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A system for monitoring water quality in a large aquatic area using wireless sensor network technology

  • 1, 2Email author,
  • 1, 2 and
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Sustainable Environment Research201929:12

  • Received: 27 April 2018
  • Accepted: 14 January 2019
  • Published:


In this paper, a low cost, real-time water quality monitoring system which can be applied in remote rivers, lakes, coastal areas and other water bodies is presented. The main hardware of the system consists of off-the-shelf electrochemical sensors, a microcontroller, a wireless communication system and the customized buoy. It detects water temperature, dissolved oxygen and pH in a pre-programmed time interval. The developed prototype disseminates the gathered information in graphical and tabular formats through a customized web-based portal and preregistered mobile phones to better serve relevant end-users. To check the system effectivity, the buoy’s stability in harsh environmental conditions, system energy consumption, data transmission efficiency and web-based display of information were carefully evaluated. The experimental results prove that the system has great prospect and can be practically used for environmental monitoring by providing stakeholders with relevant and timely information for sound decision making.


  • Dissolved oxygen
  • Environmental management
  • pH
  • Water quality monitoring
  • Wireless sensor network


Nowadays, water is considered as one of the most scarce natural resources on our planet [1]. It is important to humankind, animals, and plants [2]. Depending on the quality of water, it may either be a source of life and good health or a source of diseases and deaths. The growing environmental degradation in recent years brought about by development, population increase and climate change increases the need for researchers to look into its negative impact in the environment, especially in water sources and its implication. Increasing water pollution in oceans, lake, and river triggers worldwide demand more advanced methods in environmental monitoring systems particularly in the field of water quality monitoring. Moreover, developing countries like the Philippines rely on the conventional methods of collecting water samples and water analysis. Due to lack of technical know-how and a huge amount in the initial investment, water analyses are usually done through conventional procedures or by using portable testers which are not only expensive and laborious but also lack the capabilities for real-time data acquisition, analyses and fast dissemination of gathered information which are crucial and essentials for effective water quality monitoring endeavour.

This Wireless Sensor Network (WSN) is suitable for monitoring physical and chemical water characteristics in remote areas at lower cost and reduce manpower requirement [3]. It can be utilized for water quality monitoring [4] which presents many advantages like its portability [5] and near real-time data acquisition and data logging capability [6]. It has gained popularity among the research community ranging from environmentalist [7] to embedded systems community [8]. However, WSN applications for the aquatic area are far more challenging activities compared to the land-based WSN applications [9] due to its electronic component which has zero tolerance to water or even moisture intrusion.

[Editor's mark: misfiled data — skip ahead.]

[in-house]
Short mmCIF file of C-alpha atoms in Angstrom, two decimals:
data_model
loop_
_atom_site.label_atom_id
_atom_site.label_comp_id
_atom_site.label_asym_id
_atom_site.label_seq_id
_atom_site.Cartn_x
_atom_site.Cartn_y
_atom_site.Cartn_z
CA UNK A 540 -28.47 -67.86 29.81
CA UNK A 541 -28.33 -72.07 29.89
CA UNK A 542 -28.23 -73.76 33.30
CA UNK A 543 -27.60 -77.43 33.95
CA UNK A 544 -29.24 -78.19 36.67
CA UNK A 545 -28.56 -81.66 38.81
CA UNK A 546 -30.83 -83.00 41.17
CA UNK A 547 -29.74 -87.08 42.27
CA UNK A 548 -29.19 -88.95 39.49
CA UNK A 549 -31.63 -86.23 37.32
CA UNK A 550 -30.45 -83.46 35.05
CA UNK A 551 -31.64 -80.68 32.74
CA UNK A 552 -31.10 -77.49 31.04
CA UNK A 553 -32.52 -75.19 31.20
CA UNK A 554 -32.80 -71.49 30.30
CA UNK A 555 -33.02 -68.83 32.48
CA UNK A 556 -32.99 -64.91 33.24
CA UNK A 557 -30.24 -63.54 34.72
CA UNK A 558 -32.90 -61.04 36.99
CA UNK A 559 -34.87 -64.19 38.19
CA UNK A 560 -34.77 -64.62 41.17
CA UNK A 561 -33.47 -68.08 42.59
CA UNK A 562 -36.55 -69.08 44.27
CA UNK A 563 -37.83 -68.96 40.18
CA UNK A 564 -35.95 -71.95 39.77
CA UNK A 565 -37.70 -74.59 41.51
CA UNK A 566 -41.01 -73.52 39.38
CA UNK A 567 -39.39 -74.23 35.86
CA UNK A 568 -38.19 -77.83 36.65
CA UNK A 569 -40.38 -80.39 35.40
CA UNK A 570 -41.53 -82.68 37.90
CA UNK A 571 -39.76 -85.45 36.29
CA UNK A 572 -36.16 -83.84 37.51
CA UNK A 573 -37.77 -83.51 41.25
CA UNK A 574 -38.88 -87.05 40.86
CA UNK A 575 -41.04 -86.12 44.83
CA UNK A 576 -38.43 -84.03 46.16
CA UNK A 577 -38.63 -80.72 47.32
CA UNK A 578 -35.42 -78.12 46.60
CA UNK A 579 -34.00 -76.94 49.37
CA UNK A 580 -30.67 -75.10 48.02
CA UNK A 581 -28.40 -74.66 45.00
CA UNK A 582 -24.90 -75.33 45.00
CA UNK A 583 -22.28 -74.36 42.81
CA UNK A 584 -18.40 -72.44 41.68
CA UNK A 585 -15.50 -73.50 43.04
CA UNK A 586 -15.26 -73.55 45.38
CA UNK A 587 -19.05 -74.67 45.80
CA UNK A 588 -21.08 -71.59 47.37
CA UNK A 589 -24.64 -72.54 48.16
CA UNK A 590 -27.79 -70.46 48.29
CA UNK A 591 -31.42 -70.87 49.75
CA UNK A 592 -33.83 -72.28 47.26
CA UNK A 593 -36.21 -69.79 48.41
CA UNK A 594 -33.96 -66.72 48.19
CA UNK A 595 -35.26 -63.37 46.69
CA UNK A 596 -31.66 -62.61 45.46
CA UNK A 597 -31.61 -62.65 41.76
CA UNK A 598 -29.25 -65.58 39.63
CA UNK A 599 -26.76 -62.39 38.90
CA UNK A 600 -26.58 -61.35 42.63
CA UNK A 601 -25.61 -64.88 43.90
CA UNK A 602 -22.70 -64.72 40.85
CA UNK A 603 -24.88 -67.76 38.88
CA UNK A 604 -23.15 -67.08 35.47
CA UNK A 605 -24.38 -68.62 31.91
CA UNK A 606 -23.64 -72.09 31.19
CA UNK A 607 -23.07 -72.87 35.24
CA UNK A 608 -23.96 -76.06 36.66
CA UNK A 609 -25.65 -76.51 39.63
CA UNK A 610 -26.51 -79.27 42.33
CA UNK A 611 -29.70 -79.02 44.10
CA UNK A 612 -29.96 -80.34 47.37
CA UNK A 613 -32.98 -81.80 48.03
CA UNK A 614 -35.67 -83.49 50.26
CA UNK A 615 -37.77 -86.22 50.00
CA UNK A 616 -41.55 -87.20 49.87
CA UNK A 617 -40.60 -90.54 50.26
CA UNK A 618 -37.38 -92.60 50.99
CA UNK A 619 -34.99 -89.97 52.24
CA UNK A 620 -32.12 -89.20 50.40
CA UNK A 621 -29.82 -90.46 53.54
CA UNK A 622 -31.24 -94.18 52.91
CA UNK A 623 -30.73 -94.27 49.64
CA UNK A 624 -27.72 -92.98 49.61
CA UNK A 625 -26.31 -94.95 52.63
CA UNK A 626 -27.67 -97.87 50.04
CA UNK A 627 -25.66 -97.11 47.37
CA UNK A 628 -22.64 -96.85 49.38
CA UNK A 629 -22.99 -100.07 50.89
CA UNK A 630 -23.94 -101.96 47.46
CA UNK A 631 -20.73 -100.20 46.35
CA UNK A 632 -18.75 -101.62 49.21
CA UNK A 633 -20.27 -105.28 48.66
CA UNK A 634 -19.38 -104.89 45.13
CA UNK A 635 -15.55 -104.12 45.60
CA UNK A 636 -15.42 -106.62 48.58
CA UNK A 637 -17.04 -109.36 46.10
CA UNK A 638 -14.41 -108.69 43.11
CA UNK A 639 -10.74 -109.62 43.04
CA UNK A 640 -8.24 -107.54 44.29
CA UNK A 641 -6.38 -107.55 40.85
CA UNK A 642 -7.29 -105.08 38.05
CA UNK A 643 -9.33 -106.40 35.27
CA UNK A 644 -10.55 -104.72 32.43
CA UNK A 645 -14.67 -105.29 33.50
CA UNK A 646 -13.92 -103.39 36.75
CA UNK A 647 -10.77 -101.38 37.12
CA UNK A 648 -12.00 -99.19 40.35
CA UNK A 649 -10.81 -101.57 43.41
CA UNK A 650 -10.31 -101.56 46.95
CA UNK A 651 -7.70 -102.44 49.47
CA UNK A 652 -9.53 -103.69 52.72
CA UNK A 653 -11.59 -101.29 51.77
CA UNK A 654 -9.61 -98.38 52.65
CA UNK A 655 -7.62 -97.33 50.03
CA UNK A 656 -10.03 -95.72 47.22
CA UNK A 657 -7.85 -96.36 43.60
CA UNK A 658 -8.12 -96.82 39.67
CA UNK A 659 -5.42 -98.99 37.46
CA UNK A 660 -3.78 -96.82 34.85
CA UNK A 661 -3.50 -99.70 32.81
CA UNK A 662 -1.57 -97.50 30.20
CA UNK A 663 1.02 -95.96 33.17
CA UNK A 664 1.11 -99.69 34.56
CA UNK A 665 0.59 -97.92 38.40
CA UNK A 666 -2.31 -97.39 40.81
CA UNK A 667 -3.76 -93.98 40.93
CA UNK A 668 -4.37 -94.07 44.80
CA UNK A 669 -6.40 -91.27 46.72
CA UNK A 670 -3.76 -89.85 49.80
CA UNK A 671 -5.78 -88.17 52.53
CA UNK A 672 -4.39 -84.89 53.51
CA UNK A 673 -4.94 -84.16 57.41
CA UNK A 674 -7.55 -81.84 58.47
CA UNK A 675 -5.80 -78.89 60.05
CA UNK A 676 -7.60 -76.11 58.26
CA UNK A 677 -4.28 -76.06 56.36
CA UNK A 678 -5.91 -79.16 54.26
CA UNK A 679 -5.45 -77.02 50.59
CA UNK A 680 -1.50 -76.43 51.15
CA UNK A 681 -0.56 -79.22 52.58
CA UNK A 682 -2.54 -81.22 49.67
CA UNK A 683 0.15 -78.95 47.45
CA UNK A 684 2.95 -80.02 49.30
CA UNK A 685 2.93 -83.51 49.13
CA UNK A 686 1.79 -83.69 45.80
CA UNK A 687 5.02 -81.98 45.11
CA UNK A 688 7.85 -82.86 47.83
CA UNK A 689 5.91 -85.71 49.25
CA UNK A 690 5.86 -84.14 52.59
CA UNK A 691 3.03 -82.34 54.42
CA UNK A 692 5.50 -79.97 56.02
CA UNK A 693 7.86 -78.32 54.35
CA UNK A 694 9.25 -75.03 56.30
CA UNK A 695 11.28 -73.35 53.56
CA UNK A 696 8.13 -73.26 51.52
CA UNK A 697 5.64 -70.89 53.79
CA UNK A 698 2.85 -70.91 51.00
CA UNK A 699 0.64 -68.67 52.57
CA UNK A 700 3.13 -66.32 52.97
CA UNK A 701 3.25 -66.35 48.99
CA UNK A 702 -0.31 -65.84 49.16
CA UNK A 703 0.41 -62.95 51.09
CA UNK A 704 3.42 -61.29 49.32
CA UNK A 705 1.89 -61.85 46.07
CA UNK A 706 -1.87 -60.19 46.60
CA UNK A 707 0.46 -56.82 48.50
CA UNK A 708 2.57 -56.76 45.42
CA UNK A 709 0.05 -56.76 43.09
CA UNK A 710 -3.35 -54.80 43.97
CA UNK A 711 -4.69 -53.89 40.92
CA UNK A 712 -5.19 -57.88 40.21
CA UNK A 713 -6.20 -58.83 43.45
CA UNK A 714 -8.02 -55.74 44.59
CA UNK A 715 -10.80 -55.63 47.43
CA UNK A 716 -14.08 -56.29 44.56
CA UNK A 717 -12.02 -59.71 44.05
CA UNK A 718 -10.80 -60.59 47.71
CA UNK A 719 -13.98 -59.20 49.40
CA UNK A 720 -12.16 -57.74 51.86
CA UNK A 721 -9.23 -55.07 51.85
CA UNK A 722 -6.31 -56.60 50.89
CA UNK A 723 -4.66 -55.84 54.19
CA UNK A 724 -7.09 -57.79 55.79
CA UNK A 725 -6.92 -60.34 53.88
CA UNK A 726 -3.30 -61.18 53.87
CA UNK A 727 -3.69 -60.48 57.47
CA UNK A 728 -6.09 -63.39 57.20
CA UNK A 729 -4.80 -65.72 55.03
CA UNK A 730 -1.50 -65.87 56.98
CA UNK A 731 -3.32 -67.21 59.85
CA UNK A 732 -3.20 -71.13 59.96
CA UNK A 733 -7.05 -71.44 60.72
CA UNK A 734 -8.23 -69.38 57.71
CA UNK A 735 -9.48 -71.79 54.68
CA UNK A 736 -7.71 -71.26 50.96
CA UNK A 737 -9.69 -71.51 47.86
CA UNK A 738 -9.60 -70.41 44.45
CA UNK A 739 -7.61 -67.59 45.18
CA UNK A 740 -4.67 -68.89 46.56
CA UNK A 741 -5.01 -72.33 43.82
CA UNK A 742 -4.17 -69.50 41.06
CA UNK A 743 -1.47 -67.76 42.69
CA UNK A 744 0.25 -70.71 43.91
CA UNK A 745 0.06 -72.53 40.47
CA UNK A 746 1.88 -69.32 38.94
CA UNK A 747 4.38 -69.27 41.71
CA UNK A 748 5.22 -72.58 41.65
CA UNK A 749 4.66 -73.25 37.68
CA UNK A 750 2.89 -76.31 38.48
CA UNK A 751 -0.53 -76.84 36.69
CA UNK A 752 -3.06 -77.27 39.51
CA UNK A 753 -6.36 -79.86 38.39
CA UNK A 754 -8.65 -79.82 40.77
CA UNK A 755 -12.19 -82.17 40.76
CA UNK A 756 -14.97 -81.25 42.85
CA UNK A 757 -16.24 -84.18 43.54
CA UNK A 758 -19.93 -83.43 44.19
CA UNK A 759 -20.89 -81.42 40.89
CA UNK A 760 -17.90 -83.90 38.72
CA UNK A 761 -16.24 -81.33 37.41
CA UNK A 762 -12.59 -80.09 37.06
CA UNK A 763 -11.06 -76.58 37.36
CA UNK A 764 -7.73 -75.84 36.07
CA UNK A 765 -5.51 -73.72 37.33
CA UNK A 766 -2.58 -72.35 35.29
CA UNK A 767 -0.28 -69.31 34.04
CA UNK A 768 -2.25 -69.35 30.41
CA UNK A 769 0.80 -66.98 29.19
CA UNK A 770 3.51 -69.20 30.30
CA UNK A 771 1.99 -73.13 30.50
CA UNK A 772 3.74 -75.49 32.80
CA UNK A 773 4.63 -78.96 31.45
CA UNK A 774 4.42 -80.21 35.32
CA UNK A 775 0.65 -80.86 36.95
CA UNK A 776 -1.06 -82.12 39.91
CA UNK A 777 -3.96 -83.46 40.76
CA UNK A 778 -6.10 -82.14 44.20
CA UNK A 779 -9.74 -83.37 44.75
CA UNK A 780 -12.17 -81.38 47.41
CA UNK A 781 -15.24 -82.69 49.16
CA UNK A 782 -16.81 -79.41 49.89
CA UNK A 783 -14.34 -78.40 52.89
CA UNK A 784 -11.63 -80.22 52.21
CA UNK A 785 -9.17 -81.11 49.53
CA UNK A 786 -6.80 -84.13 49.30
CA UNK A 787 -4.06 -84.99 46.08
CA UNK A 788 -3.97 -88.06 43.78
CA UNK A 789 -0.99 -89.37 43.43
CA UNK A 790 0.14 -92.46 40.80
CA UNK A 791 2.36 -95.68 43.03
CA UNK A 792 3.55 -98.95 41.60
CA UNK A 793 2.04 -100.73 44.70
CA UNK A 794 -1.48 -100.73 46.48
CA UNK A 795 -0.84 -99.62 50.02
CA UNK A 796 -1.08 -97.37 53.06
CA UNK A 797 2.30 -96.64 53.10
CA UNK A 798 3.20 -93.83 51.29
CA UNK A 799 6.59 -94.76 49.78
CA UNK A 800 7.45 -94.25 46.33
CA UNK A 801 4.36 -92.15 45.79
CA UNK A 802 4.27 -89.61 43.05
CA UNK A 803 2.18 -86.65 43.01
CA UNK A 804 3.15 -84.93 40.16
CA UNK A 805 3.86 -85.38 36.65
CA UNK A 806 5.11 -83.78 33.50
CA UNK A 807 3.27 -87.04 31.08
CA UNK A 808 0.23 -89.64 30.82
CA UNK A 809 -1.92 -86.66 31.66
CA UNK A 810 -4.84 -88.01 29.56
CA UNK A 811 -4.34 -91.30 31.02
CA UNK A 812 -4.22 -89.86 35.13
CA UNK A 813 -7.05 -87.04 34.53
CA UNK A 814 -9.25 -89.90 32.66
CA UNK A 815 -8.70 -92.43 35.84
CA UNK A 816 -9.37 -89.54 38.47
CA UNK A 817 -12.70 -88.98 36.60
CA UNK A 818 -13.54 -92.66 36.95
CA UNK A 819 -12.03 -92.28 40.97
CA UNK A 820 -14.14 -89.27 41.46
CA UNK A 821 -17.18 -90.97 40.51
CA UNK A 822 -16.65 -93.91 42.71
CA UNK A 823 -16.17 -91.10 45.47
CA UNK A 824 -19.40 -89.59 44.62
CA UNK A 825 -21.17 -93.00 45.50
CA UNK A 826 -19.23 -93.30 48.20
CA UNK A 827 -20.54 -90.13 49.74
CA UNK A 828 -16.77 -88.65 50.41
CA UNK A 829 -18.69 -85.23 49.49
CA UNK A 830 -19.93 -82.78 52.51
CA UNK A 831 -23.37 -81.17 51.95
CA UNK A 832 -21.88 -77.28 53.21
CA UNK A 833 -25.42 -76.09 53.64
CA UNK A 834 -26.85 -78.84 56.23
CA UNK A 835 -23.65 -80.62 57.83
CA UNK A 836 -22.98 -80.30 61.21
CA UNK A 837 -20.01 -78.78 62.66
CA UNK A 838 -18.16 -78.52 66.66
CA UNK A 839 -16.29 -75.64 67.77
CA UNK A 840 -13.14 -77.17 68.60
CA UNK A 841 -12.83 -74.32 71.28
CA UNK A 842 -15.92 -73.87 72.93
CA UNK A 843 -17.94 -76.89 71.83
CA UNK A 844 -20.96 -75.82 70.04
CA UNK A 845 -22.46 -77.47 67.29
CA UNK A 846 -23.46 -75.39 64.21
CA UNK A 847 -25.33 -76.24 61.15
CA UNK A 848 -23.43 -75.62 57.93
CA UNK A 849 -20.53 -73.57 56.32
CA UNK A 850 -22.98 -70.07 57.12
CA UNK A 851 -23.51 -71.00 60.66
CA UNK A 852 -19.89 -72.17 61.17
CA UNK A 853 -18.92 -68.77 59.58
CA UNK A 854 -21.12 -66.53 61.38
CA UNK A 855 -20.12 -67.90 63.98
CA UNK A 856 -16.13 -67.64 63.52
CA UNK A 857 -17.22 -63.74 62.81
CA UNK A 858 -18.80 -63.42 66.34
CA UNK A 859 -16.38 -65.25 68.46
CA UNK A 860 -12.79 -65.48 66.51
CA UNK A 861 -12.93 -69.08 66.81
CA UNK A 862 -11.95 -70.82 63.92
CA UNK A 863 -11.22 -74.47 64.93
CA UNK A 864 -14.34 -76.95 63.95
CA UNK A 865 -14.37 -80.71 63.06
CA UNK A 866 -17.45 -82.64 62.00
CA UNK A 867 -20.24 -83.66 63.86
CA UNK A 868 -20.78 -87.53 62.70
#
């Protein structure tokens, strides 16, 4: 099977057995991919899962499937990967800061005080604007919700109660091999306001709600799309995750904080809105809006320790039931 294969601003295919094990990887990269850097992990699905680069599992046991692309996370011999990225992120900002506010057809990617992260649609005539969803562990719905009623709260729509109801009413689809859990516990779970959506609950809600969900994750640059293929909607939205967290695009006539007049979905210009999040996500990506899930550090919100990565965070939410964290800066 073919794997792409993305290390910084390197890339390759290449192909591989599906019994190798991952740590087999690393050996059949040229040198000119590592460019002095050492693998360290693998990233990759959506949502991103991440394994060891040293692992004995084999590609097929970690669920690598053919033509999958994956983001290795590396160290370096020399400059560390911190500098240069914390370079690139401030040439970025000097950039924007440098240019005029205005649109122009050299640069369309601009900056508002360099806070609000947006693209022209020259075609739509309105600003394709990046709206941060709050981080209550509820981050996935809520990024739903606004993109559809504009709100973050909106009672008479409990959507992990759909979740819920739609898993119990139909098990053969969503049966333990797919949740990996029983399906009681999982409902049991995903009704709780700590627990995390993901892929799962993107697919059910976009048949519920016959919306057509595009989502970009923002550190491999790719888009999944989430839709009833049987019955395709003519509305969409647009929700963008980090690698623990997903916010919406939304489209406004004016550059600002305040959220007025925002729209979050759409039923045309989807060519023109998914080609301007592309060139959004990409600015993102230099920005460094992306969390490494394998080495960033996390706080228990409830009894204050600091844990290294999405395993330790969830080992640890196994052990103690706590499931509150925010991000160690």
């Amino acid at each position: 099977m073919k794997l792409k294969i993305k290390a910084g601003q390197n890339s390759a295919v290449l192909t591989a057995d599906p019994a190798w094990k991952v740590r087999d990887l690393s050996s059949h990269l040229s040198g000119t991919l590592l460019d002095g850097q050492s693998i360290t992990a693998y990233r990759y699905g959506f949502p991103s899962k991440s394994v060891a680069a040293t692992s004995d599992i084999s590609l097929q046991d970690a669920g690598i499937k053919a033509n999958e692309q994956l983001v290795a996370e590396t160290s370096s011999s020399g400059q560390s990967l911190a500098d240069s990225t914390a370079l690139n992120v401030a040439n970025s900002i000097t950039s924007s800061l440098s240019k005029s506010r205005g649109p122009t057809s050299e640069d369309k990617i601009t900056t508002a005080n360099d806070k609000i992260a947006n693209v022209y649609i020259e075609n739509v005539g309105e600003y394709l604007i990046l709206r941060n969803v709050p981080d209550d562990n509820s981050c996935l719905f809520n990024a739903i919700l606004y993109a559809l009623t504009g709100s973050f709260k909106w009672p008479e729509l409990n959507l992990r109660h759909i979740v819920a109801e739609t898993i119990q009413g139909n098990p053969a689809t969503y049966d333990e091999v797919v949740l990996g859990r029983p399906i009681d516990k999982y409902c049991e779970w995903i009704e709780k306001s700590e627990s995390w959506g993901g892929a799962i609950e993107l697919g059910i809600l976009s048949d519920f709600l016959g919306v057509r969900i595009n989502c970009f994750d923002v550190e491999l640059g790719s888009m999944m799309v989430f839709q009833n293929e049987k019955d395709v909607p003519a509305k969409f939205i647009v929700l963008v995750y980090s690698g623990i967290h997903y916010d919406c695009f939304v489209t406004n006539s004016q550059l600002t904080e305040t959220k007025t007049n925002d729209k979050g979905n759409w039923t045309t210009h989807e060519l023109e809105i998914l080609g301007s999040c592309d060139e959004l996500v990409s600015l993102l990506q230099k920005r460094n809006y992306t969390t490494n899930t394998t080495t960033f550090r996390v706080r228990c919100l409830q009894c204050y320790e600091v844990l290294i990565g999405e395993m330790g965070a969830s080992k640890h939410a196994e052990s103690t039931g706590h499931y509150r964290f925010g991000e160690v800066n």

WSN-based applications for environmental monitoring have been implemented for applications such as water quality monitoring [4, 1012], water chemical monitoring [8], hydrodynamic performance monitoring [9], irrigation [13], and agriculture [14]. Other studies are focused on the enhancement of the transmission, power harvesting and management and environment adaptability in the past few years of applications. Xu et al. [15] pointed out that the previous sensor network deployments mostly focused on indoor environments and simulation studies thus limiting its utilization and application, especially in real-world application.

On the other hand, Dissolved Oxygen (DO), pH, and temperature are considered as the most common water quality parameters [16] and are identified as one of the important water parameters that can be used to determine the actual physicochemical status of a certain aquatic area [17]. Measurement of how basic or acidic the water in a certain location can be done by measuring pH [18] and that makes pH as one of the most important water quality indicators. The pH parameters are difficult to measure accurately as it deals with the very small amount of ionic concentration thus need a sensitive sensing device for its detection [19]. Temperature is the most common physical assessment of water quality, as these parameters can have an effect on other parameters like photosynthesis of aquatic plants, the sensitivity of these organisms to pollution, parasites, and diseases [20]. DO is an important parameter in assessing water quality because of its influence on the organisms living in a body of water [21]. A DO level that is too high or too low can harm aquatic life and affect water quality [22].

Hence, this study will particularly cover large aquatic area monitoring, focusing on DO, pH, and temperature as water quality indicators, using WSN technologies. Also, Global System for Mobile Communication (GSM) will be used to transmit sensed data from the sink node to the base station in the same method used by Tseng et al. [23]. Our aim is to develop water quality monitoring systems deployment in order to provide a feasible solution for remote or distant places where water quality laboratory is not present. Its main advantage will be its capability for real-time monitoring. We aim to deploy a system which is reproducible, scalable and can operate independently for a long duration, and can be applied in remote areas.